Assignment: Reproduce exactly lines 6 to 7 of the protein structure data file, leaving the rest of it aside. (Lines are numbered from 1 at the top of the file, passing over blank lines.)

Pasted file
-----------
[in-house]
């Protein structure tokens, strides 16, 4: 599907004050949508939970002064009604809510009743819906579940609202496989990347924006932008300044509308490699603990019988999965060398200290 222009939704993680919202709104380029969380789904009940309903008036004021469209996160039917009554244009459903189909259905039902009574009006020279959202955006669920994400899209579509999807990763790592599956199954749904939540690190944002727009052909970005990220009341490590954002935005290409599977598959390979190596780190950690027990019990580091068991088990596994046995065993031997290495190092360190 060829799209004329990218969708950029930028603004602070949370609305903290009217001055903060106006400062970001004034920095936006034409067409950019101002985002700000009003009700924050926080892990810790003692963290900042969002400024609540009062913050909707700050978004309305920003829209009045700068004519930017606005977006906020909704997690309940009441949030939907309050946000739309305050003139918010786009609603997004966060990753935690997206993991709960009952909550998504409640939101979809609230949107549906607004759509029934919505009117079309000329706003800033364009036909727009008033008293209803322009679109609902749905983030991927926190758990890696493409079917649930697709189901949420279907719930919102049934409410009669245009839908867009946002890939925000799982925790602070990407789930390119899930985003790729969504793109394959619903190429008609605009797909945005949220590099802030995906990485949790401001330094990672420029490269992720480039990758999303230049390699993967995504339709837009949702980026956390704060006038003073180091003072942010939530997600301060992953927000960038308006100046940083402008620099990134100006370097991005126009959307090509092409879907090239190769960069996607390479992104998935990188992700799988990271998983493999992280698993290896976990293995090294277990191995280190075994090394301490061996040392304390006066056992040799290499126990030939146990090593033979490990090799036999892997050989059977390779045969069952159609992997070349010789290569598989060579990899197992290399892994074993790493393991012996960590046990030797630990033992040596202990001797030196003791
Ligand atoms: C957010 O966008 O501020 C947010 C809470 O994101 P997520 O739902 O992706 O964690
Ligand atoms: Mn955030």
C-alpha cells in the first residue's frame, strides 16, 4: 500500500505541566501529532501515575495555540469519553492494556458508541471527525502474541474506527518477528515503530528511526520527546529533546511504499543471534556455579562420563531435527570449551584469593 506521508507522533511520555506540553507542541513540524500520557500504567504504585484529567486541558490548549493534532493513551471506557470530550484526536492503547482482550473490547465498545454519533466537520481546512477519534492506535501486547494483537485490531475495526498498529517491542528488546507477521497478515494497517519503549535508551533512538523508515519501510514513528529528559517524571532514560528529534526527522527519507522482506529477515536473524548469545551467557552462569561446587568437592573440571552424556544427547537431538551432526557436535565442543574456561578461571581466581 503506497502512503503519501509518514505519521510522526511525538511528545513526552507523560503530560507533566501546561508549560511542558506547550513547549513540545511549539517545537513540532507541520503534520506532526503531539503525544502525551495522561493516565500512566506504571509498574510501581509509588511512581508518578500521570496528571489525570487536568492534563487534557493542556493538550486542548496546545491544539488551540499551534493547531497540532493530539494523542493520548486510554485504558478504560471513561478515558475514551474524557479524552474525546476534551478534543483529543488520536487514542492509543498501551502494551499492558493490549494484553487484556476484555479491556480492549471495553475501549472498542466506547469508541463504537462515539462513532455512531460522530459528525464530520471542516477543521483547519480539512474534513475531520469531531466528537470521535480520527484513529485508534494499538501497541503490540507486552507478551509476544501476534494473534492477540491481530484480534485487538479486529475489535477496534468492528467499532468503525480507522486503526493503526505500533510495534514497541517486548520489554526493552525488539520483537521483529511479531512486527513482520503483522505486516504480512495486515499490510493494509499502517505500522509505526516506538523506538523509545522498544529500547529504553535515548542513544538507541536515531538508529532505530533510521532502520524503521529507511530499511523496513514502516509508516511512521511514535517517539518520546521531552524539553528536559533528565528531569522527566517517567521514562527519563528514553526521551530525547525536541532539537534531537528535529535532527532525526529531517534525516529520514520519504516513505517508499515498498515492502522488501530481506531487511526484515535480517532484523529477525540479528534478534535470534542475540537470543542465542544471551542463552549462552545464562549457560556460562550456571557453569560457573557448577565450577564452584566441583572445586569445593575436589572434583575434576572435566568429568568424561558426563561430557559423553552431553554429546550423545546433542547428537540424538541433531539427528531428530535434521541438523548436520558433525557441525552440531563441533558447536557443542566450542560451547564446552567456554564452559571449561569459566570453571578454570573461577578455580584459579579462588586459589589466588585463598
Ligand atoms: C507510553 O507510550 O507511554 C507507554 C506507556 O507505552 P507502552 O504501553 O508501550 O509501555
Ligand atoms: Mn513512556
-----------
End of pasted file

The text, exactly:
Ligand atoms: C507510553 O507510550 O507511554 C507507554 C506507556 O507505552 P507502552 O504501553 O508501550 O509501555
Ligand atoms: Mn513512556